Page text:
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Sinatra In the House at Segerstrom Center


"Old blue eyes would have dug this show,” I whispered to my husband the other night at Segerstrom Center for the Arts. The much anticipated Twyla Tharp conception musical Come Fly Away has made its way to Orange County and will be in town through February 5. It is a show that attracts a variety of patrons, ranging from lovers of Frank Sinatra, young and old, and dance enthusiasts of both genders. We witnessed it all in the foyer; it was refreshing to see some younger faces at the Center, with a mixture of hipsters and a representation from our collective generations.   

Let me give you the short list of our cast of characters. First and foremost, we have the legendary voice of Frank Sinatra (original digital engineering by Sam Lutfiyya and Dave Pierce and sound design by Peter McBoyle) to a crisp solo, supported by an amazing onstage big band. Conducted beautifully by Rob Cookman, this group takes center stage and their accompaniment is the thread that weaves this dance soirée together. The arrangements pay homage to the great conductors Sinatra worked with, from Nelson Riddle to Quincy Jones, but this uber-talented group adds the necessary zing to keep you jazzed up during this intermission-free performance.

The free-form story of four couples dancing their way in and out of love is set in a timeless dance club, designed by veteran scenic designer James Youmans. Although the characters are named in the program, it is a bit of a challenge to determine which one is which, and it really isn’t that important. Better to sit up or sit back and enjoy the intricate, lovely, graceful, athletic, and ambitious choreography of the legendary Twyla Tharp.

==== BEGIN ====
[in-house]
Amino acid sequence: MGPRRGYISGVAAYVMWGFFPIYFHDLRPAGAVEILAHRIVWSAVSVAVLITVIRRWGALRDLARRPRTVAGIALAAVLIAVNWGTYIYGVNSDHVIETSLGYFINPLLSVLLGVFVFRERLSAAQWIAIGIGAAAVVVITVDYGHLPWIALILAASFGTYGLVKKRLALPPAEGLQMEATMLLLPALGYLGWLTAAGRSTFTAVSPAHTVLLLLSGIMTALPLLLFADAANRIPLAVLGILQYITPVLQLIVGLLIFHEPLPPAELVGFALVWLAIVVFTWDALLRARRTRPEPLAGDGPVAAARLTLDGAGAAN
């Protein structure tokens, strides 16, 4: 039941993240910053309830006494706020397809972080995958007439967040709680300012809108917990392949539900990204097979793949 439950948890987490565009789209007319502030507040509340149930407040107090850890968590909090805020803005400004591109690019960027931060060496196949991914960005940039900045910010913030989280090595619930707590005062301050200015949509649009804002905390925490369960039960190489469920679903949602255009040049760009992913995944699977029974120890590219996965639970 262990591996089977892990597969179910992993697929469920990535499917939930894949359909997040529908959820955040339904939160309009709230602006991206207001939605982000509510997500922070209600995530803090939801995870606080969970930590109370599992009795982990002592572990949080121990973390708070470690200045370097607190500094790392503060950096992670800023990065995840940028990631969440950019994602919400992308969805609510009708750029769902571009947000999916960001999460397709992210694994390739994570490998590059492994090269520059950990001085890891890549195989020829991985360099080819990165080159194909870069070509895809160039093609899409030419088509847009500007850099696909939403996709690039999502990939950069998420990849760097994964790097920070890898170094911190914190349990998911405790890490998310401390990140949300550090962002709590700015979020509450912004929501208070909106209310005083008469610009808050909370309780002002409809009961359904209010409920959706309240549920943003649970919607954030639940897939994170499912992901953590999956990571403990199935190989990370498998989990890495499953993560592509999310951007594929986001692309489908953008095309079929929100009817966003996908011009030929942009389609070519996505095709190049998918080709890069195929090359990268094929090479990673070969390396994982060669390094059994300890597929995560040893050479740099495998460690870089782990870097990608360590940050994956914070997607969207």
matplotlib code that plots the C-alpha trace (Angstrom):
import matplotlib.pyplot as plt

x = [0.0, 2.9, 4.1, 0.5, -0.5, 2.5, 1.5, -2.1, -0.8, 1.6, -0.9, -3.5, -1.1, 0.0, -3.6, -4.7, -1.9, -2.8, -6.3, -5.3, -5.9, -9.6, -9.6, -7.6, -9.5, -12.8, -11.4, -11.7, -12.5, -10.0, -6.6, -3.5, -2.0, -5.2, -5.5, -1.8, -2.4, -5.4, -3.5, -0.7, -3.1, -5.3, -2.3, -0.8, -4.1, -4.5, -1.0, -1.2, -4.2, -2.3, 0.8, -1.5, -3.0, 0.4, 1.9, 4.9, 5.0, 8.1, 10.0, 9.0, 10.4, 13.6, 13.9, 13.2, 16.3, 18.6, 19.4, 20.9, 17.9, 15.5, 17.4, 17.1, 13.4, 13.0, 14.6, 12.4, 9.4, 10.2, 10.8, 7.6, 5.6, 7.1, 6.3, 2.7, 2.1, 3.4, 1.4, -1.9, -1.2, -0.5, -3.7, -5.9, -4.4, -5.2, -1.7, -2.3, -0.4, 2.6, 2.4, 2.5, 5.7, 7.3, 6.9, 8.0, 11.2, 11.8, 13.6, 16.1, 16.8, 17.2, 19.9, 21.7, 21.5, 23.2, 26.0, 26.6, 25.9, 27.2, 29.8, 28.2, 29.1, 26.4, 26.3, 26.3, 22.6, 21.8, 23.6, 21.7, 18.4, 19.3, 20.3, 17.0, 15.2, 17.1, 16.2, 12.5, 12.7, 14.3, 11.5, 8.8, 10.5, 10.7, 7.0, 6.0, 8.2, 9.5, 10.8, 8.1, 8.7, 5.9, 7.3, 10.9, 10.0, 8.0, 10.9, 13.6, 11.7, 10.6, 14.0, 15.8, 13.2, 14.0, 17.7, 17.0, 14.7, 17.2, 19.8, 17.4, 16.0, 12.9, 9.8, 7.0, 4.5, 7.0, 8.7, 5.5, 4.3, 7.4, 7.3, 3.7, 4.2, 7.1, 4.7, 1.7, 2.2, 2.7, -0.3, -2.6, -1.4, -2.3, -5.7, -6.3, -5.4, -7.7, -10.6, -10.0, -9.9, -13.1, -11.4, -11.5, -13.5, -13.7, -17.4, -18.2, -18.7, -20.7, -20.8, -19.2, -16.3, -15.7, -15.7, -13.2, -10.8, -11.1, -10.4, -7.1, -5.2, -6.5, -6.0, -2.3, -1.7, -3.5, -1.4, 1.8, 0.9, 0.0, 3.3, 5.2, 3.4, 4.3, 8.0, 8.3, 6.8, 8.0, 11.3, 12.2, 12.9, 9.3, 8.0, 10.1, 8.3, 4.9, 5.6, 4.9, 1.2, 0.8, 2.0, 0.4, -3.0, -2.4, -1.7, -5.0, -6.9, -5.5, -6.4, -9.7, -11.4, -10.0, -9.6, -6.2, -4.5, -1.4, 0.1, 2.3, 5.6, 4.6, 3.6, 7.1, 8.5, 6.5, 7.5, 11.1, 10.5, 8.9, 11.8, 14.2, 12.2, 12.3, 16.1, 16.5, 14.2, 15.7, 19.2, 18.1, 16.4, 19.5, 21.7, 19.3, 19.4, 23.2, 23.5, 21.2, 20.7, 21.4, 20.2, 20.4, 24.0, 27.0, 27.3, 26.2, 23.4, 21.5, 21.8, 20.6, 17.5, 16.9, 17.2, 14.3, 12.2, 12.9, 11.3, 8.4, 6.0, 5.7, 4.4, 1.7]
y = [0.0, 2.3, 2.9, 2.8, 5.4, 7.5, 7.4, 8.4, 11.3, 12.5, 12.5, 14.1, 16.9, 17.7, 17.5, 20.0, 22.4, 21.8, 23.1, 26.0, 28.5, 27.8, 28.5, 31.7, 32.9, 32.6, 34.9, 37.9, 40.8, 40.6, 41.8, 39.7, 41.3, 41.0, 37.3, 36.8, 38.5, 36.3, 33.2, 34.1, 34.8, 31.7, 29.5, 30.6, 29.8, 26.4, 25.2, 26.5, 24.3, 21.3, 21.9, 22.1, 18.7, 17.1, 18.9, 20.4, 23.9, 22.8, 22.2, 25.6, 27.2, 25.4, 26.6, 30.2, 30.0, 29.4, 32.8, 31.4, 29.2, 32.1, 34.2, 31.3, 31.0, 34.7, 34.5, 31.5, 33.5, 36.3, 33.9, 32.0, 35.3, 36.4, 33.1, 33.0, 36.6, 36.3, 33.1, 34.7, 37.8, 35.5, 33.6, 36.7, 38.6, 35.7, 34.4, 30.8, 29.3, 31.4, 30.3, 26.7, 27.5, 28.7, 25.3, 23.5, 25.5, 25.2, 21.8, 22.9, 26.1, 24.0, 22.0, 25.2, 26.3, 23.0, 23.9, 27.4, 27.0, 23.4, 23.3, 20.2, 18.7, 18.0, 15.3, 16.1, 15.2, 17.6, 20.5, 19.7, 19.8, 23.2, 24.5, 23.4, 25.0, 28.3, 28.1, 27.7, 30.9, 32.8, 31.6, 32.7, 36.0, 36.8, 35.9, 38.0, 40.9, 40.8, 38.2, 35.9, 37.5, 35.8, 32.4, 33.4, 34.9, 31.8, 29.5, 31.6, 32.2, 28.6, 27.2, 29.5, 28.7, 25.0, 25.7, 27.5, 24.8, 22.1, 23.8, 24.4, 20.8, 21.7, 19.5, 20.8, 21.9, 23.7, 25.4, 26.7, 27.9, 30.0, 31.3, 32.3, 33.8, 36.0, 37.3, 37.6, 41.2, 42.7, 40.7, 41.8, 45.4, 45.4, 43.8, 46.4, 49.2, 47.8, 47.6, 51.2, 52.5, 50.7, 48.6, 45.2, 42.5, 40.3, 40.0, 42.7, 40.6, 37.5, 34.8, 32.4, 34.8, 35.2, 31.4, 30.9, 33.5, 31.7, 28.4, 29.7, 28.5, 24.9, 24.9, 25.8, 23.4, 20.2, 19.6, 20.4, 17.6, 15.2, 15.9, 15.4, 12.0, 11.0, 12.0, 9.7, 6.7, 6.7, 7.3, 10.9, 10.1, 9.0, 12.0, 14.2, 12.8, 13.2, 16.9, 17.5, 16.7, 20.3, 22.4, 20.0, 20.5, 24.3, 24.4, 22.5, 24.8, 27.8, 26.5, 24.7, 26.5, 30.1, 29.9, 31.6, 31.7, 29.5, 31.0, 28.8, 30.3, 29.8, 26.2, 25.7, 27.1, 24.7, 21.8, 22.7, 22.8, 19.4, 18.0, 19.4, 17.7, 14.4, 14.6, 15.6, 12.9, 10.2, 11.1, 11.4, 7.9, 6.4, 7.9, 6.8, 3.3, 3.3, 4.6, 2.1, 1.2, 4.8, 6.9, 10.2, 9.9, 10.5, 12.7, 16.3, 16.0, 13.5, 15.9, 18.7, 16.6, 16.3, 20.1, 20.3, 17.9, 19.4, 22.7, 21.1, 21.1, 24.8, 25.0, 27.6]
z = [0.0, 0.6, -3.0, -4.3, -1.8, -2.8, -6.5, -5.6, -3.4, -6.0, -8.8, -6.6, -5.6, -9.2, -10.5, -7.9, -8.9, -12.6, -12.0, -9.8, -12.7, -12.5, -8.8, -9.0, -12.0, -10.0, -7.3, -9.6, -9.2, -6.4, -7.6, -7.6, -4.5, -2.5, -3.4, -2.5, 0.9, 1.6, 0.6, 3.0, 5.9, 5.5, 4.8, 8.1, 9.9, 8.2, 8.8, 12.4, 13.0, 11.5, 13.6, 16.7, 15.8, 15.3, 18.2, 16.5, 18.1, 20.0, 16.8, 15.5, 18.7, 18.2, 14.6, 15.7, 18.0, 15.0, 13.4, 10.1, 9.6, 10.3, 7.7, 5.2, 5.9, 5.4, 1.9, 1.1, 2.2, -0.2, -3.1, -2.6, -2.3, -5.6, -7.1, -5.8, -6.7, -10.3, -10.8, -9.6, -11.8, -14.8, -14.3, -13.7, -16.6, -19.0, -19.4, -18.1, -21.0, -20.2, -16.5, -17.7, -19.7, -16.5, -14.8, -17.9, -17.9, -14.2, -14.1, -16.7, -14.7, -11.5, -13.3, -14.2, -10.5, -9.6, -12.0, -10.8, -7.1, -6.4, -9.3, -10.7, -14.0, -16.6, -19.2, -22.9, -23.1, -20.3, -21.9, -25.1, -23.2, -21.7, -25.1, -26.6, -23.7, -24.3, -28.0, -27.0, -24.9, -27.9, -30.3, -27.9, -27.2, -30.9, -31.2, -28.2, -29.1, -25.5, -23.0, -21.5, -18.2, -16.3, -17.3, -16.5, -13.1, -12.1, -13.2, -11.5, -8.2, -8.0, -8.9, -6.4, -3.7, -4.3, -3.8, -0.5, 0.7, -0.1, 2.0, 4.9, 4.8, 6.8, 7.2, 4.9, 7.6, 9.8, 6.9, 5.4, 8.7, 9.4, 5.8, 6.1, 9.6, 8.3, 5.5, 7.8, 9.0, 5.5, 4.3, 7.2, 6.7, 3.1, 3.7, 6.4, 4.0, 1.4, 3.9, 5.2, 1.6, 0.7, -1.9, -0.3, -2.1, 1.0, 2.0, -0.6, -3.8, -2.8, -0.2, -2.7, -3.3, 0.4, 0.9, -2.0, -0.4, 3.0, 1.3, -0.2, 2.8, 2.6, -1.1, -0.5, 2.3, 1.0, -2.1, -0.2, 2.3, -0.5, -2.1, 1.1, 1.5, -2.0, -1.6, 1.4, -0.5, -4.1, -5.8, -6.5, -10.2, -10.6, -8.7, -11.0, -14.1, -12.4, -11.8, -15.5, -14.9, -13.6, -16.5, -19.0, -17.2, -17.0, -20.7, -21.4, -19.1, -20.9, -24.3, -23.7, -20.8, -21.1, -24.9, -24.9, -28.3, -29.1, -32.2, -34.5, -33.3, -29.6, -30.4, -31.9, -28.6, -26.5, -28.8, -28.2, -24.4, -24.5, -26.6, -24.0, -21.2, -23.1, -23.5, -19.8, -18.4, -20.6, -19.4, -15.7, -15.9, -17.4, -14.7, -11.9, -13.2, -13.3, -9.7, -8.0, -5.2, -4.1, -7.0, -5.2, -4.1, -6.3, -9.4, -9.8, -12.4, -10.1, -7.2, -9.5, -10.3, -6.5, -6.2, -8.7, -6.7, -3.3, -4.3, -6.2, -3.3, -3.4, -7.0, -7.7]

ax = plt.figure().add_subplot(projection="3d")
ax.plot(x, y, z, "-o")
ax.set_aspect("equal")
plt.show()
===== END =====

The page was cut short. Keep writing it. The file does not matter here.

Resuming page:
Dancers featured in this touring production include Ramona Kelley, Christopher Vo, Stephen Hanna, Ashley Blair Fitzgerald, Marielys Molina, Anthony Burrell, Matthew Stockwell Dibble, and Meredith Miles. All of them are highly skilled and ridiculously gorgeous artists with bodies that we all can admire. Let’s just say there is a lot of eye candy in this show. Costumed by Katherine Roth, the ladies’ outfits range from retro looking wrap dresses to something you would see in the Victoria’s Secret catalog. For the hunky men, they do Frank proud in the proper attire - until they take their shirts off, revealing their well-toned physiques. Again, there is something for everyone!

The coupling and dance numbers in this show are top notch, and are performed at high capacity for 80 minutes to an impressive representation of Sinatra’s songs. Even the jaded fans who are addicted to shows like "So You Think You Can Dance" and "Dancing with the Stars" who expect amazing stunts will be wowed by the execution of the complex and at points, daring, choreography of Tharp. Of course, for Tharp followers, it is what was anticipated and it is safe to say it was truly delivered by this talented lot. And since it's Frank’s world, and we just live in it, the men in this show tend to upstage the women - Frank was a take charge kind of guy, and there is a wise guy element that's, well, just cool.

Another character in the show is the lighting, designed beautifully by Donald Holder. From use of the Center’s resident disco ball to stars that reach out into the audience to the fantastic nod to The Chairman at the closing number, the elements that encourage the wow factor are all in place.  

Make some calls, make a plan, get a date, and head out to SCFTA to take in this marvel of a show; a music and dance collaboration with cool credibility.

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